When I tell people what I am doing, they have one of two reactions. Some of them wonder why libraries are necessary since children can read books on Kindles. These people need a reality check! Other people are appropriately horrified to find that schools don’t have libraries. They assume that the library experiences they had as children still exist in lower-income neighborhoods in Philadelphia. When I tell them the appalling statistics about libraries in Philadelphia public schools, they are surprised. Twenty-five of 150 public elementary schools in Philadelphia subscribe to the Follett cataloging system (16%), but there are only six or seven actual librarians in the Philadelphia School District–two of them are in high schools. And of those 25 schools, one wonders how many have functioning libraries, where books actually circulate. Less than 25, surely.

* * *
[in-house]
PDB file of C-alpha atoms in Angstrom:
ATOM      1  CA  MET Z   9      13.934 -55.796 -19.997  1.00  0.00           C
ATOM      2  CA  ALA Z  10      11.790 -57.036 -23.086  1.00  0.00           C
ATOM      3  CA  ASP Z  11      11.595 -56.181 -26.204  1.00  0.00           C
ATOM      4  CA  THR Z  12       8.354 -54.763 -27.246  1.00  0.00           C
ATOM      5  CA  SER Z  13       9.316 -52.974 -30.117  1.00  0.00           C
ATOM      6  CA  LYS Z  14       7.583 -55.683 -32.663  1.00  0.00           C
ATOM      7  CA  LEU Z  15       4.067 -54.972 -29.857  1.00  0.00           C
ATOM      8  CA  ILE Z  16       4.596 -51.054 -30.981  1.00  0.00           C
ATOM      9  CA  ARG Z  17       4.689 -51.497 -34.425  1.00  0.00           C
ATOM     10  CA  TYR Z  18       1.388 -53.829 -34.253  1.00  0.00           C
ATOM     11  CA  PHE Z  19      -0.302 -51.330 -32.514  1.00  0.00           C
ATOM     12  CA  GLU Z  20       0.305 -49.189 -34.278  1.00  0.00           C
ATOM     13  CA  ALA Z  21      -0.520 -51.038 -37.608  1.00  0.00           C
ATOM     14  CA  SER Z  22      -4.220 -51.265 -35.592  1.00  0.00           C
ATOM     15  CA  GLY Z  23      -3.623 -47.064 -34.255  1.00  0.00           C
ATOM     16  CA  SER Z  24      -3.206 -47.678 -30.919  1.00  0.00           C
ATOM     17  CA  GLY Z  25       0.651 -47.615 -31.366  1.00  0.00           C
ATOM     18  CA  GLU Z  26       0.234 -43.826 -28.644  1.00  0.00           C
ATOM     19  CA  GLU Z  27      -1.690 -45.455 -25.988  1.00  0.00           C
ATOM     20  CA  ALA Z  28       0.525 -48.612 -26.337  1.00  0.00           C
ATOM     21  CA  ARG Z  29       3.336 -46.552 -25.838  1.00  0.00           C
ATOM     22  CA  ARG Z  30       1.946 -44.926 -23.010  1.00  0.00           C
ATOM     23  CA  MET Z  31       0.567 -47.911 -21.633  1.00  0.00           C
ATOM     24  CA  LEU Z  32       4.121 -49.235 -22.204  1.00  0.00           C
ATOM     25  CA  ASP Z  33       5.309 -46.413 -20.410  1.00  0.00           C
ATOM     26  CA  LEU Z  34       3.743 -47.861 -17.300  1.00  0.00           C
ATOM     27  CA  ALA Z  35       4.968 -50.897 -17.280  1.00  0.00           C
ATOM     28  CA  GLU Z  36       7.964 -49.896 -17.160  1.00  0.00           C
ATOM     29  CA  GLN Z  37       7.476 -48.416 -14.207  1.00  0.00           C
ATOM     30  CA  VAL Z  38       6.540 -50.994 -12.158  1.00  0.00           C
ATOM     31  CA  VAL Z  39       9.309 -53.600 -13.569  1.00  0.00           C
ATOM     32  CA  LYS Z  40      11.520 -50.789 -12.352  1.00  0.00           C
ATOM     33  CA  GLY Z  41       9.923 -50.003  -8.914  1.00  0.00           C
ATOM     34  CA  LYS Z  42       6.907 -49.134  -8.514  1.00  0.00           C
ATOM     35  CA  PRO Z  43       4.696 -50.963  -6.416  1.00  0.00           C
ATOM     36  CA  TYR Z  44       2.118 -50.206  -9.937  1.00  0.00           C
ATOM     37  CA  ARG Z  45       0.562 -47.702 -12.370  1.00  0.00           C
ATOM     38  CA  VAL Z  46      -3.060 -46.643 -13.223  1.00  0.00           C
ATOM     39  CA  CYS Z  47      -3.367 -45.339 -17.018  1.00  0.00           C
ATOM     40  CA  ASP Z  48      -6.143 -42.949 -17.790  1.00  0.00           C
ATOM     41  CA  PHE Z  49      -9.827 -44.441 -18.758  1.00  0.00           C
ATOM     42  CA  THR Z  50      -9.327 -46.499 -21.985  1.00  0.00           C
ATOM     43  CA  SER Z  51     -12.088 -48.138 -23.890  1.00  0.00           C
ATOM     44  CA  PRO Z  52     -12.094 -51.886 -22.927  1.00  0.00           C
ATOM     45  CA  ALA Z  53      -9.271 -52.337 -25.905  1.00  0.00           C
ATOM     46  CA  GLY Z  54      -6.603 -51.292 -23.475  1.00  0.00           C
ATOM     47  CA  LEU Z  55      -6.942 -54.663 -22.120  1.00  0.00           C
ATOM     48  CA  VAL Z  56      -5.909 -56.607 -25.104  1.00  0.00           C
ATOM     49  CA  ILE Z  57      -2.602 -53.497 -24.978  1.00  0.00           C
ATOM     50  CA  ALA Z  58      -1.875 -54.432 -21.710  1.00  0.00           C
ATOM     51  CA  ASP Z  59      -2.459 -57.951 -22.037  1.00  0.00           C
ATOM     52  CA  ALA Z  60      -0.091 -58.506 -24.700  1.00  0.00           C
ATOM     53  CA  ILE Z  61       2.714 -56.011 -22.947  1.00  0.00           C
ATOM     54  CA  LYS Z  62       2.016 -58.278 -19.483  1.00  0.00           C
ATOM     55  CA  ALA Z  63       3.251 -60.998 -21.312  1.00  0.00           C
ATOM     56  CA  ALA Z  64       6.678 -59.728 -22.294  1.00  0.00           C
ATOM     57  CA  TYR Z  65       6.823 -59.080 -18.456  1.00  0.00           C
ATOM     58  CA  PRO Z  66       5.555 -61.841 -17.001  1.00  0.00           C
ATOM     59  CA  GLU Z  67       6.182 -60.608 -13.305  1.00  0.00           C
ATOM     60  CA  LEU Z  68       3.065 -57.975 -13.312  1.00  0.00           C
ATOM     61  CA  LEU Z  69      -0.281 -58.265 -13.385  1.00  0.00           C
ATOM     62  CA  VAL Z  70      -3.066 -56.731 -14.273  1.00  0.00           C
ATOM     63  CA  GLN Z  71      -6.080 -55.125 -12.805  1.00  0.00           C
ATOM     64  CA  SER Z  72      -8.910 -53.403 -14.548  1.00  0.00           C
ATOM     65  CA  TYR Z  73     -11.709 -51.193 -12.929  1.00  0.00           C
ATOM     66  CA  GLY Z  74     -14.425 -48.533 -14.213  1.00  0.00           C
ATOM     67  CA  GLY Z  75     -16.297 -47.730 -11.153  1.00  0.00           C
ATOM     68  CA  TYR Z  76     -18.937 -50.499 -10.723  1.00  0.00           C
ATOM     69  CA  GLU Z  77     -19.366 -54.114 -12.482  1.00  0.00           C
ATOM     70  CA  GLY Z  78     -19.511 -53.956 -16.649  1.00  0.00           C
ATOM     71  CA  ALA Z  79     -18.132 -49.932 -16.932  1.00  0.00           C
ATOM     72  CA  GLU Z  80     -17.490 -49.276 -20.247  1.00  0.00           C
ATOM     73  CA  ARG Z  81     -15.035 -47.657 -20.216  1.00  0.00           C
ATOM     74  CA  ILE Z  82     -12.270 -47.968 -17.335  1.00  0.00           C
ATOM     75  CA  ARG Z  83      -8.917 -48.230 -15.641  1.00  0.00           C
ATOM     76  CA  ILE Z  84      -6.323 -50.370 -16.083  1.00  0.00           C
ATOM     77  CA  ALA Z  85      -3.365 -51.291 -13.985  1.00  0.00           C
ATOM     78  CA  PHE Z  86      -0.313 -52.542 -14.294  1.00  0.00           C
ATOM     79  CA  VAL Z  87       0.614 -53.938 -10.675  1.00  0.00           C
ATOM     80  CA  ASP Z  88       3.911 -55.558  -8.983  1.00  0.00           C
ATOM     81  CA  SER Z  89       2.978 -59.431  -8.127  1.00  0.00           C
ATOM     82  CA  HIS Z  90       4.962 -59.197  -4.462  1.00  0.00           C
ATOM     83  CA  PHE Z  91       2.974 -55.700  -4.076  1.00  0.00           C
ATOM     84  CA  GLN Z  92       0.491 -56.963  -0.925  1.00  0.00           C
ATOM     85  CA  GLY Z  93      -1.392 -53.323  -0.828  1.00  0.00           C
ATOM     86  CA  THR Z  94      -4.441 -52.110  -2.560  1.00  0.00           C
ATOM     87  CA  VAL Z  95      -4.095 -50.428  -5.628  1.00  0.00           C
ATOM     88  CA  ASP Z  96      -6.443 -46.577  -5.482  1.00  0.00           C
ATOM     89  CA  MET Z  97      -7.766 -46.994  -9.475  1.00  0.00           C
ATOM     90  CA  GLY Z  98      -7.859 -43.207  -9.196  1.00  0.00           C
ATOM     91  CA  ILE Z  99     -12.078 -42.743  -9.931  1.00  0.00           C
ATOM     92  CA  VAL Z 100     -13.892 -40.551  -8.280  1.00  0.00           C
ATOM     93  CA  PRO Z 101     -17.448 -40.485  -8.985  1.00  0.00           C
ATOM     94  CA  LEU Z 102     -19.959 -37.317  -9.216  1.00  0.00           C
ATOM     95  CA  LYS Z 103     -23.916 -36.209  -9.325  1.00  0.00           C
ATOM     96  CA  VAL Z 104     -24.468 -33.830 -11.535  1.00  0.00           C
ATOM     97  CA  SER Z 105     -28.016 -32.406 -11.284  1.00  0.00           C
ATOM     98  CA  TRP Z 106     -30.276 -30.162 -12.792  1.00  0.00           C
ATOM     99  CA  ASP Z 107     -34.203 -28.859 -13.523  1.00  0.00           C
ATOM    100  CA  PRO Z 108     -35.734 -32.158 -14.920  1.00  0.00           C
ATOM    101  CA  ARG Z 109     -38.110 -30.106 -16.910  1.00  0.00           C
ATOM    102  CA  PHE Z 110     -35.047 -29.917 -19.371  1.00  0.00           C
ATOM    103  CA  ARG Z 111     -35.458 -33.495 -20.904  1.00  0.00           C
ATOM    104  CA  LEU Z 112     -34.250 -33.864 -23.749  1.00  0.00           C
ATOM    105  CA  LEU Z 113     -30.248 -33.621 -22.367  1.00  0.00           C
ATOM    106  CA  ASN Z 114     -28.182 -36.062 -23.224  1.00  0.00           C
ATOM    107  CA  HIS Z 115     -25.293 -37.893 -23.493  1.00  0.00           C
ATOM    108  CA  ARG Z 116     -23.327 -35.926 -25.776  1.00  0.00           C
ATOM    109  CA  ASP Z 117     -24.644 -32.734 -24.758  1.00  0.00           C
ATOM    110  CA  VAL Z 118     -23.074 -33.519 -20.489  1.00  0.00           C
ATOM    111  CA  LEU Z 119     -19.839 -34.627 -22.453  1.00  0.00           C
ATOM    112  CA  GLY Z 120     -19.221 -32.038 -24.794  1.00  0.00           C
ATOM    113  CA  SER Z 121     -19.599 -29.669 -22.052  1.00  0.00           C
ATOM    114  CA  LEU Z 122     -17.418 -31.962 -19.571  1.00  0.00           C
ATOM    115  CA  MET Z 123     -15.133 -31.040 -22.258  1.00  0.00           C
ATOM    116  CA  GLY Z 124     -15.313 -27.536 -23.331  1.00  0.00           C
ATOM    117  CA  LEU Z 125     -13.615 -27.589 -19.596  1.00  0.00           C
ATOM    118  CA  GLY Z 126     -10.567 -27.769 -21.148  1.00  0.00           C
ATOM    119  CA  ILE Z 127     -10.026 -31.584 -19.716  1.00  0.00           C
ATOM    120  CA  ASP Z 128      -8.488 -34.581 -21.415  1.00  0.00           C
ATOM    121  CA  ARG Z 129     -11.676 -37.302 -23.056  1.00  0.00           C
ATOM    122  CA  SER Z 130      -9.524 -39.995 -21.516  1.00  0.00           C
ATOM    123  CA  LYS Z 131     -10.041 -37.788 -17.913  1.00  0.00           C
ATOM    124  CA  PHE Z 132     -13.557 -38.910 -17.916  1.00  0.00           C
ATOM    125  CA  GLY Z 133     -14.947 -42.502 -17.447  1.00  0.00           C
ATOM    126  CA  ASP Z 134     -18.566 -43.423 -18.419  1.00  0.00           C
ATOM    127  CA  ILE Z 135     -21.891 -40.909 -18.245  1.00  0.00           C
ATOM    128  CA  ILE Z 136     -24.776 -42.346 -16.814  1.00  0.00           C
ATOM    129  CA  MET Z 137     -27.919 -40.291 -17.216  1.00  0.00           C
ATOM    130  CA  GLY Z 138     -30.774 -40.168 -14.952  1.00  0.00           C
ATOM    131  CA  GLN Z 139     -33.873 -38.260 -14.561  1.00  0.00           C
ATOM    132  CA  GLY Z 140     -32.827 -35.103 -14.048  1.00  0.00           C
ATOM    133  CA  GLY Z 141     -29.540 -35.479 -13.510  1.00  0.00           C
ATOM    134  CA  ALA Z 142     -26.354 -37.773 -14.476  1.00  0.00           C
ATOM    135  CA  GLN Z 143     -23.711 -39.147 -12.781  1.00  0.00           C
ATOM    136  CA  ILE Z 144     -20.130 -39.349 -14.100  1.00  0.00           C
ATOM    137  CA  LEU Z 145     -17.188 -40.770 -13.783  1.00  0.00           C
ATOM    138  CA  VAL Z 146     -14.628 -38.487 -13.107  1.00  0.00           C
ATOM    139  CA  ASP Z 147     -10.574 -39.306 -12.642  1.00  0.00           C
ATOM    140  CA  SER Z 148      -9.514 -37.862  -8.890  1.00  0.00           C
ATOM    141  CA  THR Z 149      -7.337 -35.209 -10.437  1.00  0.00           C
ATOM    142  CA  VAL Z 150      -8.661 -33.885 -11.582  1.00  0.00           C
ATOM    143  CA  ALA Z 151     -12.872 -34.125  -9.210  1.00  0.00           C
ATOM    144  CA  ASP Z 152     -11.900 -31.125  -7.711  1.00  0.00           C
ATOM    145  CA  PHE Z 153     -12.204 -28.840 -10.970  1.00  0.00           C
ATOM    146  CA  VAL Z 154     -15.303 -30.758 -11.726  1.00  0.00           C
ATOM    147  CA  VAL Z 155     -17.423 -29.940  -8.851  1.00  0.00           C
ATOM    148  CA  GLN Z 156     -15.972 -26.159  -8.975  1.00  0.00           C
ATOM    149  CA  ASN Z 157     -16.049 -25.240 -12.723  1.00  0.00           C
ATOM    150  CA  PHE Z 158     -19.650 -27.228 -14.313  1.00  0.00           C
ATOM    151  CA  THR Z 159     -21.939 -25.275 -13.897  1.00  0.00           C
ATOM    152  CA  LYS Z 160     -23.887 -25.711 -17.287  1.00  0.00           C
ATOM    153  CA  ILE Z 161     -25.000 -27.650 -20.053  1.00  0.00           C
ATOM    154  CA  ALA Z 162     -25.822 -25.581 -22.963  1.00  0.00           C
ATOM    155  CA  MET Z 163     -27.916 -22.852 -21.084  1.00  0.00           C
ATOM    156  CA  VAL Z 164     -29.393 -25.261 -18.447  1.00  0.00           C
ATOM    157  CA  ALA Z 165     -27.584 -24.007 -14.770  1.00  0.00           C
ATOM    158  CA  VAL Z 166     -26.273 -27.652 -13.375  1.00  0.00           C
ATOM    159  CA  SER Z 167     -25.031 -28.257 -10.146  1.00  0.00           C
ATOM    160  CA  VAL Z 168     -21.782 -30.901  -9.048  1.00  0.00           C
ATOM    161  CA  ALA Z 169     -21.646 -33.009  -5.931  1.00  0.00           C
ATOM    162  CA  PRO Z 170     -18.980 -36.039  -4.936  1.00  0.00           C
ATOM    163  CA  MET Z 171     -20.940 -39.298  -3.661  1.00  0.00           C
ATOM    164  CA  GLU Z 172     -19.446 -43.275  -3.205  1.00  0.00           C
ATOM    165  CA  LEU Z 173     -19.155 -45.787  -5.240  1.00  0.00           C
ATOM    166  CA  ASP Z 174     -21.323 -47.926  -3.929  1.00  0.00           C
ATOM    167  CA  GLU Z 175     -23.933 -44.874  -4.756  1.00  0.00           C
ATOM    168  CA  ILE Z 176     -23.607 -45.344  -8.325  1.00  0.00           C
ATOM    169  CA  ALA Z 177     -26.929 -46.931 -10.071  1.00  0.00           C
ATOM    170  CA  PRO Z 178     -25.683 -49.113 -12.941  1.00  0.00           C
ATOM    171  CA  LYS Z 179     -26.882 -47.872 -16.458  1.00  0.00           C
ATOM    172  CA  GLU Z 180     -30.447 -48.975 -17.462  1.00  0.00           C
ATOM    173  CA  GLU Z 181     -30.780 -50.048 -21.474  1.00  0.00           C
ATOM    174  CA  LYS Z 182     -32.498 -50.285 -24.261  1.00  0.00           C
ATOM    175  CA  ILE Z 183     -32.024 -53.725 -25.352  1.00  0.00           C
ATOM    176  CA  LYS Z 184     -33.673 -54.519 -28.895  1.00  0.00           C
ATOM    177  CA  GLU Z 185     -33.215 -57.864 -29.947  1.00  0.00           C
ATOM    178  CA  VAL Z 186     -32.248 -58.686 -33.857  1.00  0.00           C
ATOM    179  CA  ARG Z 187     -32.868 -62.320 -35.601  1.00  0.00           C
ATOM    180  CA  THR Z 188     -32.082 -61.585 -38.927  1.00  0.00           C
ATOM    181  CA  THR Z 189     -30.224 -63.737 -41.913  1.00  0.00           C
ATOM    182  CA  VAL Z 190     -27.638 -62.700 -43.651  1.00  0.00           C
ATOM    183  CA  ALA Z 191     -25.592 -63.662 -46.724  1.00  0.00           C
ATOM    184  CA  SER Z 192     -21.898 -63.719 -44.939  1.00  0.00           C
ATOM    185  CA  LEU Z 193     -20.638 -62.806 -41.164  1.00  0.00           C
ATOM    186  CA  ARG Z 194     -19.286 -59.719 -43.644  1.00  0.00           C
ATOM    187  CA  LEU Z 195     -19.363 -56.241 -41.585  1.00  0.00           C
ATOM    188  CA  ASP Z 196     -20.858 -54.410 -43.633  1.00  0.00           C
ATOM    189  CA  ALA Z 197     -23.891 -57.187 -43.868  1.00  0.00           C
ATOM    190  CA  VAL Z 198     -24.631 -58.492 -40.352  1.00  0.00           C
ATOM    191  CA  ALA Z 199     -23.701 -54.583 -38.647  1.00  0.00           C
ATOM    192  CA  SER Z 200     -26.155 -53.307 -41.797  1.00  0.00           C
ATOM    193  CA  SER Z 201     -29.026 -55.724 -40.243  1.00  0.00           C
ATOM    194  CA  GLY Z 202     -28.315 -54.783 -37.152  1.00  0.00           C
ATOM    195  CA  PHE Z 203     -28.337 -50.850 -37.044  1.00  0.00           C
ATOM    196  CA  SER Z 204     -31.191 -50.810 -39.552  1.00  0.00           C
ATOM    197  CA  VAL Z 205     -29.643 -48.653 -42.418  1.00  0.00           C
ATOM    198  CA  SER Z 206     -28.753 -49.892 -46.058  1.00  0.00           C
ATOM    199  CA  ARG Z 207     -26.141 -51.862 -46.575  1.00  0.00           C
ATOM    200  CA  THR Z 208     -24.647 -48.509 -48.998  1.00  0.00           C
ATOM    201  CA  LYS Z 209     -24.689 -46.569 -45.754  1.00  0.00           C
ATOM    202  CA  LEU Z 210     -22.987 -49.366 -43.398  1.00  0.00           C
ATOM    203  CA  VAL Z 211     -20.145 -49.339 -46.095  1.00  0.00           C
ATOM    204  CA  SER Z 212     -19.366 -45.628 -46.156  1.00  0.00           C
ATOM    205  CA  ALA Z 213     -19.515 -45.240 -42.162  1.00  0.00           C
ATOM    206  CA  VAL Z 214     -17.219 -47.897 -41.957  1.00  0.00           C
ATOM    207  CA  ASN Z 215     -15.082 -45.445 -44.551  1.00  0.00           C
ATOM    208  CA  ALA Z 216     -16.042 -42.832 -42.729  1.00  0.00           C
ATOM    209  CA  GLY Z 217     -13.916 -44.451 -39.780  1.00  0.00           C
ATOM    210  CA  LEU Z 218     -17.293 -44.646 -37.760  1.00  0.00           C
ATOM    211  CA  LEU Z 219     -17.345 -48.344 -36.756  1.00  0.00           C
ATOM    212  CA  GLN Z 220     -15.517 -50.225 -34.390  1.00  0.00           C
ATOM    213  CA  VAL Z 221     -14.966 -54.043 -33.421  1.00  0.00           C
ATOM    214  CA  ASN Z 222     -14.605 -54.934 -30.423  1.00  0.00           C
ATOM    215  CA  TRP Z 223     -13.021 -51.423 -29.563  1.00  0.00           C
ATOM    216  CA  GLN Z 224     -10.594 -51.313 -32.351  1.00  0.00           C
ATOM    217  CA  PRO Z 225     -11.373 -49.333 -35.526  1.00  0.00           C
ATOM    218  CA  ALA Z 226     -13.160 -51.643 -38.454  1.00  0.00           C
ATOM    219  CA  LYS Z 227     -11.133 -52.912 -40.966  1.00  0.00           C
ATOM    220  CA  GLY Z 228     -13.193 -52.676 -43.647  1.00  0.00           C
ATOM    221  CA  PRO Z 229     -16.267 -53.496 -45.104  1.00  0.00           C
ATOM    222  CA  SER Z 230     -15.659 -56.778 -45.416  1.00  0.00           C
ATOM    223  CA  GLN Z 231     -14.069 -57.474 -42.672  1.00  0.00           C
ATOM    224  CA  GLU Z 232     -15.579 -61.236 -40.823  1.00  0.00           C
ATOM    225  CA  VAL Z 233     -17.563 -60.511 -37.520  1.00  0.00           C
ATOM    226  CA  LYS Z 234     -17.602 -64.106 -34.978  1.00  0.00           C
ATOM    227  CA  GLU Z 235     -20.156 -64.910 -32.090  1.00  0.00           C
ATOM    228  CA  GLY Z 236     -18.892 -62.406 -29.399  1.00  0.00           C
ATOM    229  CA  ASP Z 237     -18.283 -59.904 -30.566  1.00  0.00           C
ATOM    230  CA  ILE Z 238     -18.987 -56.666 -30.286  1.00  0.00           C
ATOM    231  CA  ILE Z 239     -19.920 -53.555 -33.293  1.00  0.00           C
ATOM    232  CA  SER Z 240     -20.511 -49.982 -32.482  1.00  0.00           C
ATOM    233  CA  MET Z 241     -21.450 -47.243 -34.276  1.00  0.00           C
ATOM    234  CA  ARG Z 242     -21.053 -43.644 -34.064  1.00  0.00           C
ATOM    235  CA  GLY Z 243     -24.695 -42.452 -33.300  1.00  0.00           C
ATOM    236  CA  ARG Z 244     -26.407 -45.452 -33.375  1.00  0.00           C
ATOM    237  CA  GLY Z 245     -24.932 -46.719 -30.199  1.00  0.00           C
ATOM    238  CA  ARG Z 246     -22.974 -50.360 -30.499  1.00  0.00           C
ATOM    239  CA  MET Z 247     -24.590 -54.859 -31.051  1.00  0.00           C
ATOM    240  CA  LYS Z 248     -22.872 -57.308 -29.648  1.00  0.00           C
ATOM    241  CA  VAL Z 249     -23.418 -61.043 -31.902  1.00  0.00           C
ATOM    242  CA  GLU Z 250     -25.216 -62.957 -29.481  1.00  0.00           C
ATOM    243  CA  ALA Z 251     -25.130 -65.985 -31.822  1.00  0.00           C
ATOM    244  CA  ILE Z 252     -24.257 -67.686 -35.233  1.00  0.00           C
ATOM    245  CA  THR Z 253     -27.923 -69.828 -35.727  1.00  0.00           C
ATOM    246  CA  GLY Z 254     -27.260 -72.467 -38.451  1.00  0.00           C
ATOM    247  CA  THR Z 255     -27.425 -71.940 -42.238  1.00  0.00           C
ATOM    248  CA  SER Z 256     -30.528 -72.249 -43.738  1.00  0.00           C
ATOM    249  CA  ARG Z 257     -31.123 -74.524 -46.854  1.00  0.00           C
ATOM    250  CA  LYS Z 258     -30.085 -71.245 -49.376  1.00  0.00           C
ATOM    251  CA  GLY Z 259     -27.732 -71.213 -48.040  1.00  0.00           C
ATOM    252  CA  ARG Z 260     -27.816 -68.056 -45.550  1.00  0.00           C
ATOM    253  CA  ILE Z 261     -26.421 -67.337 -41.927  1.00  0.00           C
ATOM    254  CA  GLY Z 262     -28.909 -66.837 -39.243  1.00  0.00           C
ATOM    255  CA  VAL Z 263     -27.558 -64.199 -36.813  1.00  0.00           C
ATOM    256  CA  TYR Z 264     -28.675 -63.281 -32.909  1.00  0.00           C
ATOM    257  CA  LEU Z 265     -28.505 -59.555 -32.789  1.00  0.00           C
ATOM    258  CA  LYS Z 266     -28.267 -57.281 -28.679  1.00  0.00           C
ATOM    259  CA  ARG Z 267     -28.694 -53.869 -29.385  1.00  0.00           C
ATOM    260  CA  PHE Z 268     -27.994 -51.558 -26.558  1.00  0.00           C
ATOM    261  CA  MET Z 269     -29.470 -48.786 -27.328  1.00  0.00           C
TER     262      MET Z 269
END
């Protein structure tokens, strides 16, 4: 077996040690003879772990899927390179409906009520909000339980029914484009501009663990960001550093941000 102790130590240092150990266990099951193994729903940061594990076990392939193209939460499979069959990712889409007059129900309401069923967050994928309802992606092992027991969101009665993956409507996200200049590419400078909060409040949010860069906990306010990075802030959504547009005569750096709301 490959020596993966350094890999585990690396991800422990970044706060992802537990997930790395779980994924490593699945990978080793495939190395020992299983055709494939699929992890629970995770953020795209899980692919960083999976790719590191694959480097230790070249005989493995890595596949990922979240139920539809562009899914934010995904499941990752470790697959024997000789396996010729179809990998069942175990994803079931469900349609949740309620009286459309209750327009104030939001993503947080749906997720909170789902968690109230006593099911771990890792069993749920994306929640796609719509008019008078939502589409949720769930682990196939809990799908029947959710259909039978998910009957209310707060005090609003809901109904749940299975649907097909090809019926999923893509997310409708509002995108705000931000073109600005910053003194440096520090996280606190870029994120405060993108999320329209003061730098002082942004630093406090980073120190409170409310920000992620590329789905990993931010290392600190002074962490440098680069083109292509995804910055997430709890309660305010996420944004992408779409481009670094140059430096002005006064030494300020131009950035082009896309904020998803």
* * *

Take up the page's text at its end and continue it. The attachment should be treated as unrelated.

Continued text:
We wring our hands about the reading scores of children in lower-income neighborhoods. We pay for testing, and we pay for expensive reading programs, but we do not provide opportunities for children to choose books they want to read so they can develop the habit of reading. Children learn to read by reading. They become readers by reading lots of books they can read easily, reading books that they want to read, reading in their leisure time.  However, lower-income children in Philadelphia don’t have access to books. Public libraries are closing or limiting their hours and public school libraries are non-existent or non-functional.

The irony is that schools in wealthy neighborhoods have libraries. Wealthy children have books in their homes. Schools in poor neighborhoods don’t have libraries, and poor children don’t have books in their homes. Children are eager to check books out of their school libraries. Too many children cannot do that. If we care about improving children’s reading scores, and their reading habits, libraries staffed by trained school librarians are an essential element of reading instruction, especially in lower-income neighborhoods.